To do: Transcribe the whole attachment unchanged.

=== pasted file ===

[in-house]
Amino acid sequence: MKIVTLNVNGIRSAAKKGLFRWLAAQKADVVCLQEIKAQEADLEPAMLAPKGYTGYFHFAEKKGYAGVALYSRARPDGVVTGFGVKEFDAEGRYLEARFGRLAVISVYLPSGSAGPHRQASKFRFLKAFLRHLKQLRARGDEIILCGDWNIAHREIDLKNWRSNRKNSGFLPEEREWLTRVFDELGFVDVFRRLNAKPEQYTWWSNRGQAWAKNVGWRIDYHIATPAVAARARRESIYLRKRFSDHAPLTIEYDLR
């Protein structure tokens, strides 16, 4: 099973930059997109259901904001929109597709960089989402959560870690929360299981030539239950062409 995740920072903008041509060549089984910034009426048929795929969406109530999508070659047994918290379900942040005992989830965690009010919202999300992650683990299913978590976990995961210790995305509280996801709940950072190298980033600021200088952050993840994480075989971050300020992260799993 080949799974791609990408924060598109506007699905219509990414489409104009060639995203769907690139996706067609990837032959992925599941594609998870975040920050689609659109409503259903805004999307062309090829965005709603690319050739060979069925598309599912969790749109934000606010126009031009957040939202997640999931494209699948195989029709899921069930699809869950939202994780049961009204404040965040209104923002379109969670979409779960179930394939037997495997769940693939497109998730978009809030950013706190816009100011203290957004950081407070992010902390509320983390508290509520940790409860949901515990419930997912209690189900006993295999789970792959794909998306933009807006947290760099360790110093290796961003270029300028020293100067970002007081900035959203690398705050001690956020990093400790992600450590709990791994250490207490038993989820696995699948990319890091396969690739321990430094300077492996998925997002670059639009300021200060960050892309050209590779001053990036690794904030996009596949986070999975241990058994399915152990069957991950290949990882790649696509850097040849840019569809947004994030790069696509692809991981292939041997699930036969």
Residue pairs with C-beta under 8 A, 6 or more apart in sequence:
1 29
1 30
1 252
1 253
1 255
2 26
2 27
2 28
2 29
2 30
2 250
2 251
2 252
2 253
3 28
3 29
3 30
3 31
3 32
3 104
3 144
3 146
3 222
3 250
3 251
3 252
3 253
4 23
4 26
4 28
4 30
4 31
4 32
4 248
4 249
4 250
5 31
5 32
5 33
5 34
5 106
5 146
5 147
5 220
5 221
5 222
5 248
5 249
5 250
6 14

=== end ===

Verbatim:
[in-house]
Amino acid sequence: MKIVTLNVNGIRSAAKKGLFRWLAAQKADVVCLQEIKAQEADLEPAMLAPKGYTGYFHFAEKKGYAGVALYSRARPDGVVTGFGVKEFDAEGRYLEARFGRLAVISVYLPSGSAGPHRQASKFRFLKAFLRHLKQLRARGDEIILCGDWNIAHREIDLKNWRSNRKNSGFLPEEREWLTRVFDELGFVDVFRRLNAKPEQYTWWSNRGQAWAKNVGWRIDYHIATPAVAARARRESIYLRKRFSDHAPLTIEYDLR
């Protein structure tokens, strides 16, 4: 099973930059997109259901904001929109597709960089989402959560870690929360299981030539239950062409 995740920072903008041509060549089984910034009426048929795929969406109530999508070659047994918290379900942040005992989830965690009010919202999300992650683990299913978590976990995961210790995305509280996801709940950072190298980033600021200088952050993840994480075989971050300020992260799993 080949799974791609990408924060598109506007699905219509990414489409104009060639995203769907690139996706067609990837032959992925599941594609998870975040920050689609659109409503259903805004999307062309090829965005709603690319050739060979069925598309599912969790749109934000606010126009031009957040939202997640999931494209699948195989029709899921069930699809869950939202994780049961009204404040965040209104923002379109969670979409779960179930394939037997495997769940693939497109998730978009809030950013706190816009100011203290957004950081407070992010902390509320983390508290509520940790409860949901515990419930997912209690189900006993295999789970792959794909998306933009807006947290760099360790110093290796961003270029300028020293100067970002007081900035959203690398705050001690956020990093400790992600450590709990791994250490207490038993989820696995699948990319890091396969690739321990430094300077492996998925997002670059639009300021200060960050892309050209590779001053990036690794904030996009596949986070999975241990058994399915152990069957991950290949990882790649696509850097040849840019569809947004994030790069696509692809991981292939041997699930036969």
Residue pairs with C-beta under 8 A, 6 or more apart in sequence:
1 29
1 30
1 252
1 253
1 255
2 26
2 27
2 28
2 29
2 30
2 250
2 251
2 252
2 253
3 28
3 29
3 30
3 31
3 32
3 104
3 144
3 146
3 222
3 250
3 251
3 252
3 253
4 23
4 26
4 28
4 30
4 31
4 32
4 248
4 249
4 250
5 31
5 32
5 33
5 34
5 106
5 146
5 147
5 220
5 221
5 222
5 248
5 249
5 250
6 14